By IKO Industries.
Clean work site makes for safer work conditions and satisfied customers.
When homeowners contract with a roofer, naturally their main concern is that they get a properly installed roof. Yet one of the most common homeowner complaints about roofing contractors is the mess occasionally left behind. In some cases, landscaping around the home can be damaged.
It’s sometimes obvious during discussions and negotiations with the customer that they value their prized rose bushes – on these jobs you’ll know to take extra precautions. But it doesn’t always come up in conversation. As the old adage goes, “better safe than sorry,” so it’s wise to maintain a clean job. A clean work site is a safer site for your crew, the homeowners, and any neighbors or visitors.
John-Michael Dykstra of Dykstra Bros. Roofing & Siding says, “We learned very quickly in the roofing business that leaving the work property clean and undamaged is a priority for almost every homeowner, so we don’t take any chances. We always protect the landscaping. And as we state on our website, we perform a magnetic sweep of the area after every workday. Our customers appreciate this attention to detail around their home.”
Here are some reminders and tips to help minimize any damage and mess on a reroofing project:
- Take a walk around the home before the project starts and check for any damage or issues. Much like when you rent a car, it’s prudent to see if there are any pre-existing problems. In some cases, it might be a good idea to take a short video with your phone or a few pictures. If your crew is unfairly accused of something after the job is done, you’ll be glad you have the images. Additionally, it is a good idea to document and bring any pre-existing damage you notice to the homeowner’s attention.
- Make a note of anything around the house that might need special protection, such as: hot tubs, pools, children’s play areas and vegetable gardens. Discuss the same with the homeowner, as they may be able to point out particularly treasured flowers or newly planted areas. Where necessary, allow for extra tarps and such to cover these items. As the timing for the job approaches, keep in mind the wind forecasts. A pool that seemed a safe distance away previously may now be in jeopardy of wind-blown roofing debris.
- The trash bin should be positioned appropriately to allow the best ‘flow’ of old roofing materials off the roof, most often on the home’s driveway. Use protective plywood sheets to ensure the driveway is not dented, scraped, or otherwise damaged. As well, if the new roof materials are staged at the project prior to work starting, the same rule applies. It may be wise to lay some plywood under the full pallets of shingles to avoid yard/driveway damage. Preferably, materials should be stacked on the driveway or other hard surface to avoid killing the grass or leaving ruts in the yard.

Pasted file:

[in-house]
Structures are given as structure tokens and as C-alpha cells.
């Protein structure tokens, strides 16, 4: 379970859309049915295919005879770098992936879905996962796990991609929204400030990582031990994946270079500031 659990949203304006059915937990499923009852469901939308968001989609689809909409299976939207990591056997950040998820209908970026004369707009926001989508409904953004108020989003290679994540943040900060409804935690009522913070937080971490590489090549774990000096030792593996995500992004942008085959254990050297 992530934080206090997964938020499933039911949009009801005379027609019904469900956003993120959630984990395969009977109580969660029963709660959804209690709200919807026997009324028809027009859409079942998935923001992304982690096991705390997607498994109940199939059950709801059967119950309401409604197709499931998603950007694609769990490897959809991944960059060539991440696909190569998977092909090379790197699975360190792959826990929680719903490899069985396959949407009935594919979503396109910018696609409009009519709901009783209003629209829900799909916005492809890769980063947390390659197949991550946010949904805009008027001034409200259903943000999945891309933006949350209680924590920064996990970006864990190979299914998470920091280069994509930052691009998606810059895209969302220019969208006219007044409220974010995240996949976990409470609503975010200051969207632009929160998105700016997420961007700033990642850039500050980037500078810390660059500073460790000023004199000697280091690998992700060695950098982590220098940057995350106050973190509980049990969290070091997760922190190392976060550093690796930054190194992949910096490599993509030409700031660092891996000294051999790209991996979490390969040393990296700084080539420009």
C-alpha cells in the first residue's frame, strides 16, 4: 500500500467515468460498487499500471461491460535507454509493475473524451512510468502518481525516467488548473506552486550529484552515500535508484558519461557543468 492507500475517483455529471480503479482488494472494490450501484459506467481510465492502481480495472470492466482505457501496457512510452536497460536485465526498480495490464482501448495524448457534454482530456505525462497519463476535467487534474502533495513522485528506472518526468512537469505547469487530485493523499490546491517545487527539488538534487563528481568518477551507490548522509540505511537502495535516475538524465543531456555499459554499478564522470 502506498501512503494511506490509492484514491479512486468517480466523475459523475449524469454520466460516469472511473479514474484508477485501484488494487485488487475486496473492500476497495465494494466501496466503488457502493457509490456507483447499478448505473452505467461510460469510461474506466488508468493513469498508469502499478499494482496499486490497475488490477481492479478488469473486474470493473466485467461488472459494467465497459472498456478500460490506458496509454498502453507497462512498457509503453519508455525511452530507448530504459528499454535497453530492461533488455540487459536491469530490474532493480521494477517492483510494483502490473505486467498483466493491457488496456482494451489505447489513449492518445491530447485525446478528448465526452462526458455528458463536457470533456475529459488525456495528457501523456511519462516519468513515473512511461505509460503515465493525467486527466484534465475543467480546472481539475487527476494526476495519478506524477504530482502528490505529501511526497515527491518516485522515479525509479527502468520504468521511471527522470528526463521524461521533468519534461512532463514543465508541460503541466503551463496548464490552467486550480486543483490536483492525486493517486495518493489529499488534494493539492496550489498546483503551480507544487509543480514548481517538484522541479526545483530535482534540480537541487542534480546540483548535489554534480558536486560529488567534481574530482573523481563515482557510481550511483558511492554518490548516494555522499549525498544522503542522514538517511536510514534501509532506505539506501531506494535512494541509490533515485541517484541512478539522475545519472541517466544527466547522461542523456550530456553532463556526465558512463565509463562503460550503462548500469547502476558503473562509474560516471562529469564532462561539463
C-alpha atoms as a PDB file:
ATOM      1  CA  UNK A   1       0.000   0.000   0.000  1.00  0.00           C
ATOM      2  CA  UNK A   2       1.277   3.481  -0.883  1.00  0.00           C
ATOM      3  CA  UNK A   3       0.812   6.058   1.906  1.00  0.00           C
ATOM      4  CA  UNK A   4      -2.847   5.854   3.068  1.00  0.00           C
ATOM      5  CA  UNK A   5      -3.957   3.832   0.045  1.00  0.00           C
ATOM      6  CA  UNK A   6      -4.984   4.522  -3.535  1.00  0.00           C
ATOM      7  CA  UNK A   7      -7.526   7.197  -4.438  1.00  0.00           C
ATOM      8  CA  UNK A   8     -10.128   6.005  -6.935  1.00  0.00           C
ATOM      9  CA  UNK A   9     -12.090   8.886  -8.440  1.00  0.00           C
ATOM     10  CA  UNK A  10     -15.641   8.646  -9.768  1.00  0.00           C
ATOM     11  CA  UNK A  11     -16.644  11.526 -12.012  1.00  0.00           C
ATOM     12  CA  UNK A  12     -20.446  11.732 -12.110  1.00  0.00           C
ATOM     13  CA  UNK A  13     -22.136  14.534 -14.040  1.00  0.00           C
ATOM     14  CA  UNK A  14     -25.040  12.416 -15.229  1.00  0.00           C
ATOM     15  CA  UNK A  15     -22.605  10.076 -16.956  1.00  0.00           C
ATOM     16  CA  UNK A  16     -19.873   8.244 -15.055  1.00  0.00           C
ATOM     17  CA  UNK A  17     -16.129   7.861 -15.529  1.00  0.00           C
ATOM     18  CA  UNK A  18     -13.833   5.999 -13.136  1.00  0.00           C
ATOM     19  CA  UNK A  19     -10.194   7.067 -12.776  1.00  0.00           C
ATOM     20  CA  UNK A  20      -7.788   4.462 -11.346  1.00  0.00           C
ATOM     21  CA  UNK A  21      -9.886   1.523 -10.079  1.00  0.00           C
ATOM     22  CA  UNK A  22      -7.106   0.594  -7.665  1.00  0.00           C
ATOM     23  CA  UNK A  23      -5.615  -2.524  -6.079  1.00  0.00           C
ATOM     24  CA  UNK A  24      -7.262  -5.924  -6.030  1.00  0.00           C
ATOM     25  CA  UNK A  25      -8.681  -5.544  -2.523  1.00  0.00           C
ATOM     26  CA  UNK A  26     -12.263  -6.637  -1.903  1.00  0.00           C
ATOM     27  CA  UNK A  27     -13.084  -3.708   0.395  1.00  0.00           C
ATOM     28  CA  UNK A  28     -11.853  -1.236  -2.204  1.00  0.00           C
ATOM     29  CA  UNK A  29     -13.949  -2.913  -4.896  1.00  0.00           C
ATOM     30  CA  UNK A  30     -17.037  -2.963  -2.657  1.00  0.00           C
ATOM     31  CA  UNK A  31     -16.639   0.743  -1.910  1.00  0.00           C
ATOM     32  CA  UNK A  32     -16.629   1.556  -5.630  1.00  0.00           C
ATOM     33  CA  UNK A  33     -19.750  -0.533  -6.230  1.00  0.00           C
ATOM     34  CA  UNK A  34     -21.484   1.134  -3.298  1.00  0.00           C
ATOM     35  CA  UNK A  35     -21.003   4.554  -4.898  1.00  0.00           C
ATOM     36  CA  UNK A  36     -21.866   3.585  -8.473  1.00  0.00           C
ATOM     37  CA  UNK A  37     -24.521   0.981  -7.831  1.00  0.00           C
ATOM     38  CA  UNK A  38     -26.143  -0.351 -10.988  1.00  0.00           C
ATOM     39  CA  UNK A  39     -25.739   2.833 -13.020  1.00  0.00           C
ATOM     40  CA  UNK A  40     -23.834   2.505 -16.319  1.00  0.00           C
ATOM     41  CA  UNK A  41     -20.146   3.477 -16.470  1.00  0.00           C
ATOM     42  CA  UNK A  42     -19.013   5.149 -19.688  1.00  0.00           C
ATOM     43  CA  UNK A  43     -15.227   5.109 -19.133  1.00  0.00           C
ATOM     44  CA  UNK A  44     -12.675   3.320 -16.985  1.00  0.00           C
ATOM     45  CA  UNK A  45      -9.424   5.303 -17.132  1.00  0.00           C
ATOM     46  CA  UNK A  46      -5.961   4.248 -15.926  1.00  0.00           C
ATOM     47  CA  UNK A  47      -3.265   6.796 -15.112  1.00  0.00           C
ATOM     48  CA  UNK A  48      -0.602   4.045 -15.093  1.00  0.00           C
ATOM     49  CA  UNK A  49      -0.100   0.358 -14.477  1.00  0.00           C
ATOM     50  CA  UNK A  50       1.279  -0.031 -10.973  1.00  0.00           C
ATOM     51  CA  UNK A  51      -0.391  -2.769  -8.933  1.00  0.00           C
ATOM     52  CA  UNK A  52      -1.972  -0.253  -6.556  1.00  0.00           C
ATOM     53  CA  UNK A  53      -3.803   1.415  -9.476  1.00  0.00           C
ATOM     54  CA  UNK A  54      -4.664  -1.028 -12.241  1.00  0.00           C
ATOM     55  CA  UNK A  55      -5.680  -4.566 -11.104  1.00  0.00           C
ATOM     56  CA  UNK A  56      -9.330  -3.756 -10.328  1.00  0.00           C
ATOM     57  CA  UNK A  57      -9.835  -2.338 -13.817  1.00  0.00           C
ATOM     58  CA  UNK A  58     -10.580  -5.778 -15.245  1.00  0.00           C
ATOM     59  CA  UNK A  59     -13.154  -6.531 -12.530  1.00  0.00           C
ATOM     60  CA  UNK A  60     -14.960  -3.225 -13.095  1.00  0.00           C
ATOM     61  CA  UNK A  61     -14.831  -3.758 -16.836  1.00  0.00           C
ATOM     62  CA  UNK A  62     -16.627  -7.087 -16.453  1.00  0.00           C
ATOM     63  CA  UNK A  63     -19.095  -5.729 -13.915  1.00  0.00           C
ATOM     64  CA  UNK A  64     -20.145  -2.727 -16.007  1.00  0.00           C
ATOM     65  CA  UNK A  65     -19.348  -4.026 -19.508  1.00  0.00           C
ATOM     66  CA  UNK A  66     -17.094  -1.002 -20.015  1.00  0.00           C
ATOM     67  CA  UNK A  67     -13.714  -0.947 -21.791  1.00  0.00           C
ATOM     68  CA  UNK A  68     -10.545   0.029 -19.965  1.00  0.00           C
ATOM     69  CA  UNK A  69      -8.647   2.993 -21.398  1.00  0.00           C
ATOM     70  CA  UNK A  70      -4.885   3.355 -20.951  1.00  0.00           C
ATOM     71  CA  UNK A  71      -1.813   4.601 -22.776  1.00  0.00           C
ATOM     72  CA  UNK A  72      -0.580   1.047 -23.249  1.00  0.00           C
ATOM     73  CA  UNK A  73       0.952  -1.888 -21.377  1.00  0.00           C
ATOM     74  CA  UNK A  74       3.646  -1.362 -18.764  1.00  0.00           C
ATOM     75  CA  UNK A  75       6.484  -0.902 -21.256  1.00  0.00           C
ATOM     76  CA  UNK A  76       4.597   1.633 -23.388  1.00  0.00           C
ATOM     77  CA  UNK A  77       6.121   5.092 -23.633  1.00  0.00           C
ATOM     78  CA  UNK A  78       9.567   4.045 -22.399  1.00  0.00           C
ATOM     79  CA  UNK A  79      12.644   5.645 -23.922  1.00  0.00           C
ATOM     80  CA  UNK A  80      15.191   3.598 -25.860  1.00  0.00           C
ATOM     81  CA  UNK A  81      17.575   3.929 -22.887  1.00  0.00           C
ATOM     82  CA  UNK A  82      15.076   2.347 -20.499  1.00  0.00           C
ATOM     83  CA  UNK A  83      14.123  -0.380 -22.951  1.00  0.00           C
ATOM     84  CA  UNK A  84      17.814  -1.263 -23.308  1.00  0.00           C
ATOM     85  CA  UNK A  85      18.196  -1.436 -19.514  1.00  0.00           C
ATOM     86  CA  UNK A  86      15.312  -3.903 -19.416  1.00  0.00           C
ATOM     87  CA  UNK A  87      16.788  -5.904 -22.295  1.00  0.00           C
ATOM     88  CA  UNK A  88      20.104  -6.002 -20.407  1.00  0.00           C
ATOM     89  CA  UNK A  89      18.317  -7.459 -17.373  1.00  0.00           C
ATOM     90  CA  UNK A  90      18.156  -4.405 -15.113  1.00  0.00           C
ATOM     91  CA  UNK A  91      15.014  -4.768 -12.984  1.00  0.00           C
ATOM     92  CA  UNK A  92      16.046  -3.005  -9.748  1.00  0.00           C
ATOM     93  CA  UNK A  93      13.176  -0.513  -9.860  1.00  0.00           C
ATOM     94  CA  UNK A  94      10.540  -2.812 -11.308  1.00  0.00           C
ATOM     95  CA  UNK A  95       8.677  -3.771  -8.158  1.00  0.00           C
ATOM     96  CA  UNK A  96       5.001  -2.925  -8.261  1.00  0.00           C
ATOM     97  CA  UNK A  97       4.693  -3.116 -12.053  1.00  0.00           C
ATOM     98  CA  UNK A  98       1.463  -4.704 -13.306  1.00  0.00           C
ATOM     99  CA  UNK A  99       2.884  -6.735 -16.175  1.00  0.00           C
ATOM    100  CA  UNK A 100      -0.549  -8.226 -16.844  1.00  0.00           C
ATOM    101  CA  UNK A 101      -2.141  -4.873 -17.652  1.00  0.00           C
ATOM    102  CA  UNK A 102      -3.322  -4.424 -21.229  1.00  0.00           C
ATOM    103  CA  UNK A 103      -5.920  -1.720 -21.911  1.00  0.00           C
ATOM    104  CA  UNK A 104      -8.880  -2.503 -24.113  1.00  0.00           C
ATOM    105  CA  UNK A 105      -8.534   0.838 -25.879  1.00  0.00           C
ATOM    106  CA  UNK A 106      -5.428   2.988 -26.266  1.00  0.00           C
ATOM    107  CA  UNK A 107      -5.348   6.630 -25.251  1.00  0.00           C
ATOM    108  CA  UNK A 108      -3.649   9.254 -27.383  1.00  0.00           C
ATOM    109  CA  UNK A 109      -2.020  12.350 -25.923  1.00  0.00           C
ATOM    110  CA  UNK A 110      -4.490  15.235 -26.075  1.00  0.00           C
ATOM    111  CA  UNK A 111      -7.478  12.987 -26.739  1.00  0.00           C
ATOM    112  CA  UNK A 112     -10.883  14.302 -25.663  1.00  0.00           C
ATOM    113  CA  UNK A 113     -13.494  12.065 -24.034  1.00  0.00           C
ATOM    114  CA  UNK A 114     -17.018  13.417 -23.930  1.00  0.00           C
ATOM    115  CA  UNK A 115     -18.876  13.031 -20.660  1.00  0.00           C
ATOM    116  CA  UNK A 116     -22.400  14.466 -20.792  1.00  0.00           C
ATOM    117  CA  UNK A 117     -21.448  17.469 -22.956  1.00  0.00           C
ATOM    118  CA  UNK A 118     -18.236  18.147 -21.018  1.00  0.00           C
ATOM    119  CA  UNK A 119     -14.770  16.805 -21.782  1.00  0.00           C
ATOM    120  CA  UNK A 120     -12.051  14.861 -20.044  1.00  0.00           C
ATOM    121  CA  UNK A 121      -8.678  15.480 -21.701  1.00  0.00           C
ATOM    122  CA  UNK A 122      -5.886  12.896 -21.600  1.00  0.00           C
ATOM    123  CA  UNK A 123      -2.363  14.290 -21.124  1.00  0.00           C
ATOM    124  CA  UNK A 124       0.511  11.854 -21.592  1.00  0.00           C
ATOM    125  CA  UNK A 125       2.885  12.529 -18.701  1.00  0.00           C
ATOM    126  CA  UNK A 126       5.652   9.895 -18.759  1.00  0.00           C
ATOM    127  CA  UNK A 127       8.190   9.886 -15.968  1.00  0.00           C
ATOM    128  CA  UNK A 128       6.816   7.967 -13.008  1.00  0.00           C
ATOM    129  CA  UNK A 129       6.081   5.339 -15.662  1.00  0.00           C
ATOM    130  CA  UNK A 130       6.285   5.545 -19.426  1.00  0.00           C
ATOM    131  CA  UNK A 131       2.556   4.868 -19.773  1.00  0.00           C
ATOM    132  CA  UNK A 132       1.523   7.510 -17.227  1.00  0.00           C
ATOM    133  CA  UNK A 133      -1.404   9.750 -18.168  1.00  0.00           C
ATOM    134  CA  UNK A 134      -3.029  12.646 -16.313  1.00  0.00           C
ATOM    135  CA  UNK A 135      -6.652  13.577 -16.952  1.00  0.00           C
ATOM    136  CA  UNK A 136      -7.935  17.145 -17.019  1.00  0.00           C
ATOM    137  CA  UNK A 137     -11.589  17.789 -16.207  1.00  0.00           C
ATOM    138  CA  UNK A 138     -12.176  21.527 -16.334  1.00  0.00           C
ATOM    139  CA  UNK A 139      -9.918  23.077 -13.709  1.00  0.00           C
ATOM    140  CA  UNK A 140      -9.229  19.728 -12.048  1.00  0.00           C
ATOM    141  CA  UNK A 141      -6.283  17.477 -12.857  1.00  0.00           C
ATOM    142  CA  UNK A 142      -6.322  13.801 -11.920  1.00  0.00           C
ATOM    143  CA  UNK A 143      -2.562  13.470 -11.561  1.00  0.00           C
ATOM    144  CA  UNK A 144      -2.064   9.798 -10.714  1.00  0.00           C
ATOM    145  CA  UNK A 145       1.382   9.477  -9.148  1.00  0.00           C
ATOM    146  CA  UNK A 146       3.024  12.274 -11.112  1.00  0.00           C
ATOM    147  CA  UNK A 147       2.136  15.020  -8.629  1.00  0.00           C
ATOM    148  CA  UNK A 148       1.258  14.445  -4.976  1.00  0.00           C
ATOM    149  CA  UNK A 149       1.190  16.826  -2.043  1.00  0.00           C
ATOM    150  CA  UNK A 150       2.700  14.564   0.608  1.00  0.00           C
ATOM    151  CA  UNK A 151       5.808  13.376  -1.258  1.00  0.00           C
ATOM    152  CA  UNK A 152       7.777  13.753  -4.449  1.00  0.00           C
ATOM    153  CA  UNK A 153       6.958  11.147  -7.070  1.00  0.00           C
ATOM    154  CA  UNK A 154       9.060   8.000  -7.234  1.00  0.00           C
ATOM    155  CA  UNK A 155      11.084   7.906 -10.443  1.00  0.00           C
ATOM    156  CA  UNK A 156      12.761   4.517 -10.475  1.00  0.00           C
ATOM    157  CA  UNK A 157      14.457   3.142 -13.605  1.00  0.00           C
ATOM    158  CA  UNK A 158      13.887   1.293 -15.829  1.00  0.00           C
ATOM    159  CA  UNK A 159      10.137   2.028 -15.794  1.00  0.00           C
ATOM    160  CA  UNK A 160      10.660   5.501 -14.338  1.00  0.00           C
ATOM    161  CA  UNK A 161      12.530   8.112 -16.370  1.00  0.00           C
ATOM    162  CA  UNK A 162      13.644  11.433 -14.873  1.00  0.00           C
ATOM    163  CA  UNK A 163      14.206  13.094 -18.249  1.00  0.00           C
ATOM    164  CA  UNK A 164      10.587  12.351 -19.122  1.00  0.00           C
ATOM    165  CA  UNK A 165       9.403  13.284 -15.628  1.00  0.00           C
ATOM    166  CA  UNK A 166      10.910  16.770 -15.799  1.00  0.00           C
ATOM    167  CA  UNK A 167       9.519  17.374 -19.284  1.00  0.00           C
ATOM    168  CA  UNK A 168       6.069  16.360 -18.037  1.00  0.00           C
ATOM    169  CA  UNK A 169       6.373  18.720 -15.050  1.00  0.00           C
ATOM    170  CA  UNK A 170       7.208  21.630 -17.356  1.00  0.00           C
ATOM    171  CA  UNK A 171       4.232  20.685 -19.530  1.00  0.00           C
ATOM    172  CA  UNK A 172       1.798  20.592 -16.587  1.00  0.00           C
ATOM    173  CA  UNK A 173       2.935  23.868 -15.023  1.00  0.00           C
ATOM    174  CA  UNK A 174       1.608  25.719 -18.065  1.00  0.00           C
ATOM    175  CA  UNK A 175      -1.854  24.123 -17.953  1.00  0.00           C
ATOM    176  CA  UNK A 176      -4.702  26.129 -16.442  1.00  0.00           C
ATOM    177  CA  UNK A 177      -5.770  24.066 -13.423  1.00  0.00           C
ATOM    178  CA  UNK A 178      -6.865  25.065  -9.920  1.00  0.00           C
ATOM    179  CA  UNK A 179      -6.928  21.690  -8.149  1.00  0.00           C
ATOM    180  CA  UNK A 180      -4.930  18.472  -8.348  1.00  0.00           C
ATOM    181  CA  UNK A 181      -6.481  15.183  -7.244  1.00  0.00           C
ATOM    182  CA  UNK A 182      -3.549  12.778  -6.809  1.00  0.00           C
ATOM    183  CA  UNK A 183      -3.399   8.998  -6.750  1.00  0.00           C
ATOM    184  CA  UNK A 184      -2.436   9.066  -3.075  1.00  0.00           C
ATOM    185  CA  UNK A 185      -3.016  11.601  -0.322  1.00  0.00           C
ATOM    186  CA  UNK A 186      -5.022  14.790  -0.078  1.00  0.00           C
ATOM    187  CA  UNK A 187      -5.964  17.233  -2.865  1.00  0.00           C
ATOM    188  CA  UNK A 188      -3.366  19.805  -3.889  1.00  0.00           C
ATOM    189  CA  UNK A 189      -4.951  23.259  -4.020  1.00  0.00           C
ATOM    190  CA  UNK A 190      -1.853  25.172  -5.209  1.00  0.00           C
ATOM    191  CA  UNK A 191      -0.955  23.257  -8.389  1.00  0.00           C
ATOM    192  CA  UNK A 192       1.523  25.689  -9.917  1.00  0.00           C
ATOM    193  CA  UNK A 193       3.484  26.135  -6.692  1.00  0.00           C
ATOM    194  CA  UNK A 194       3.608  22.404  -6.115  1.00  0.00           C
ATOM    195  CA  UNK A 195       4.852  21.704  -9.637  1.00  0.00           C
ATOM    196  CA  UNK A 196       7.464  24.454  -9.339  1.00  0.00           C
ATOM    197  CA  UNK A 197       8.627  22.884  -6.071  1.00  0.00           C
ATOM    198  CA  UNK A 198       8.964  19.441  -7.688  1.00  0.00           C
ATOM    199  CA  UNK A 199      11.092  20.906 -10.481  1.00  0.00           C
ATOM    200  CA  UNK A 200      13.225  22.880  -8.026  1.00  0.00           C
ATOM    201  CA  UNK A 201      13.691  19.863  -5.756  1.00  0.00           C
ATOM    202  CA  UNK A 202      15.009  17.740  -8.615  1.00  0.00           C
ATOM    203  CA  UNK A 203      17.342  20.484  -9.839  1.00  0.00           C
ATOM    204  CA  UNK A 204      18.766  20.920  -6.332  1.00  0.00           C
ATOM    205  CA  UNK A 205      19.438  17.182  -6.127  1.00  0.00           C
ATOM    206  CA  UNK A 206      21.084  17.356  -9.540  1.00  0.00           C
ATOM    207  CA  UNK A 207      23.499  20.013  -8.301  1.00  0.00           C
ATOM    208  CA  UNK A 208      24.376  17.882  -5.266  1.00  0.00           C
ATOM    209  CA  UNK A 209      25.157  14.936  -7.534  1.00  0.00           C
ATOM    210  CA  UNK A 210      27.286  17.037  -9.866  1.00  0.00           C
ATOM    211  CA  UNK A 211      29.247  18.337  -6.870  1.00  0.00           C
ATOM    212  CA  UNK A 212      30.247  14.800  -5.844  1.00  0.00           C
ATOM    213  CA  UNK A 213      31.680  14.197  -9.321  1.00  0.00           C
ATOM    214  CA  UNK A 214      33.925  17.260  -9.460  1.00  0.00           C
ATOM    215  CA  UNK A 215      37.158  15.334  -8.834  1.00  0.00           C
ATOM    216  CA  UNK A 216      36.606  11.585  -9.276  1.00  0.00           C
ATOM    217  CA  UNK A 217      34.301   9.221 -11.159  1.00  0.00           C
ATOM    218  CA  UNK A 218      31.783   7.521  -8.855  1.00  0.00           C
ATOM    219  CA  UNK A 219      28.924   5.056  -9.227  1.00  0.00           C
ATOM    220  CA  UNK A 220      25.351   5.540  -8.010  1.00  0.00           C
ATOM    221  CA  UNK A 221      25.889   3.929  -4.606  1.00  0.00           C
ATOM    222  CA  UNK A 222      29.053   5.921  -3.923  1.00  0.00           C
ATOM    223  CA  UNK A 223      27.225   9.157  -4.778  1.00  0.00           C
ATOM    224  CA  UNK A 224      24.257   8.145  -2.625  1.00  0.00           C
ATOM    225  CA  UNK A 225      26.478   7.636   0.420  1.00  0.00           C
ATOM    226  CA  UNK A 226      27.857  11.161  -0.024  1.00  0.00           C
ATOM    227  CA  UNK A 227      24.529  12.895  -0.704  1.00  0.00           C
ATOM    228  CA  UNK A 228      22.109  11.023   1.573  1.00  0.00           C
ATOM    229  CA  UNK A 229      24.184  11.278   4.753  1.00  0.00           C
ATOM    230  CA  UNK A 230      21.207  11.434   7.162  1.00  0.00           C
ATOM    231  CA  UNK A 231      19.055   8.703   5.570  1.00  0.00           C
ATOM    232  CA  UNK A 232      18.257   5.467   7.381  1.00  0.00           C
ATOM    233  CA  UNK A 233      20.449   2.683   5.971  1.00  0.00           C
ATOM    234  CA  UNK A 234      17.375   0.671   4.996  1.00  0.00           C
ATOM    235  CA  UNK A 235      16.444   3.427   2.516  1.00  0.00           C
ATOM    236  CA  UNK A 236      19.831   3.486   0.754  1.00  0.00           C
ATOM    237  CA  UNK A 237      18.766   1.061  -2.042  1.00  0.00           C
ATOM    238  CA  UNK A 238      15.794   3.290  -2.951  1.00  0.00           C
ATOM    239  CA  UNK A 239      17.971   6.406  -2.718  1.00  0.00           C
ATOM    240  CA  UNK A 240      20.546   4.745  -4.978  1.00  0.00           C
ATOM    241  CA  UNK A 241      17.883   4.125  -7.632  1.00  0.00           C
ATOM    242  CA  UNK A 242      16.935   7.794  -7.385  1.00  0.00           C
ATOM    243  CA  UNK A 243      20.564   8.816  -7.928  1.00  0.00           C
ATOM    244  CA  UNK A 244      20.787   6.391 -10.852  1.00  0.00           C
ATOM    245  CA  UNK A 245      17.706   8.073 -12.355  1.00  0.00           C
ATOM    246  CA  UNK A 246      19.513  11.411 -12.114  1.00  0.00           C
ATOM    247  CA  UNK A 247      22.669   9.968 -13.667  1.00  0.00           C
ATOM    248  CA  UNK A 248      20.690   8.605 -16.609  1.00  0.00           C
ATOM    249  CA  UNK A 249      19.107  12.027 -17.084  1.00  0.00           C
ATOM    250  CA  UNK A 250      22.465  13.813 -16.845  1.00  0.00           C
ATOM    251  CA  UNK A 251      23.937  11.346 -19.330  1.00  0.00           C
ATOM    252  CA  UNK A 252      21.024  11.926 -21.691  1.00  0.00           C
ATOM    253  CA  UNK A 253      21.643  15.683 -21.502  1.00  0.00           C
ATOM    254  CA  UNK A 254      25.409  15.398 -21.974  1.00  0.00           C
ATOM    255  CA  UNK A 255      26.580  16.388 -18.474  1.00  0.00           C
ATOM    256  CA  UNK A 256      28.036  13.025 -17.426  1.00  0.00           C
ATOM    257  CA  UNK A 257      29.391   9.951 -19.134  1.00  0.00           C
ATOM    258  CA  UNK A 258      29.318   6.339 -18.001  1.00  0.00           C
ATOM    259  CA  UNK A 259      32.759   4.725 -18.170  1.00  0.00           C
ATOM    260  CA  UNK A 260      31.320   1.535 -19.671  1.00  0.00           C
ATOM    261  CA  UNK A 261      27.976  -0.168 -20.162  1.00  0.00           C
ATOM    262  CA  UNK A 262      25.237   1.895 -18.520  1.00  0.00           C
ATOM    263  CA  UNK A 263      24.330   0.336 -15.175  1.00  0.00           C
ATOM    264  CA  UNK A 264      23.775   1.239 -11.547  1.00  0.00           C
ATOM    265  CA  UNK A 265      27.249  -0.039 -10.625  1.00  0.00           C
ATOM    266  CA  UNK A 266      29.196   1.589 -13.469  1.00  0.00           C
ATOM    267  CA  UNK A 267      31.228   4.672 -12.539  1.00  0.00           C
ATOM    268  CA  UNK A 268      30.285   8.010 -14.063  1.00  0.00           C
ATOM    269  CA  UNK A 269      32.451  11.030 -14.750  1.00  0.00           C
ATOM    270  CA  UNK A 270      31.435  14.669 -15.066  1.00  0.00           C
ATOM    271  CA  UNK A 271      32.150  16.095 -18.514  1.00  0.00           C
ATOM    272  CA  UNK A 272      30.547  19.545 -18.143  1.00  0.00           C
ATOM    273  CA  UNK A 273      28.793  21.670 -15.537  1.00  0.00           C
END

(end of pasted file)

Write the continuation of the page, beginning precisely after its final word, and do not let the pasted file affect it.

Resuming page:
- Drape tarps over gardens and grassy areas immediately below the roof work area. For smaller plants, which need the most protection, place the tarps over some lengths of lumber carefully angled/leaning against the house walls. Mature shrubs and trees are usually robust enough to withstand any bits of debris that come their way.
- Of course, your crew will have the nails, nail guns, pry bars, ladders and other tools needed to do the actual roof installation. But also ensure they have all the tools necessary to keep the site clean, such as brooms, a couple of smaller garbage cans, rakes, etc. If there is a lot of clean paved space around the site (like patterned concrete) a shop-vac can even come in handy to get roof granules and other debris that escape the tarps. And don’t forget the magnetic sweeper to go over the entire area for wayward roofing nails.
- It is easiest to keep the site clean if the bulk of the debris is gathered after the old roof is torn off, before the new roof is installed. If the job takes longer than a day, clean up after every day’s work as debris can be a trip hazard in the dark of night, and/or wind could come up overnight, dislodging tarps, potentially making a small mess a big one.
Installing the shingles is only part of a homeowner’s expectations. Protecting plants and shrubbery takes only a few minutes, but will show your customer you are a responsible, diligent professional who takes care of the details.
Learn more about IKO Industries here.
Editor’s note: This article first appeared on the IKO blog and can be viewed here.
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Source: rooferconfee =>Protecting the Home’s Exterior and Gardens During Roof Installation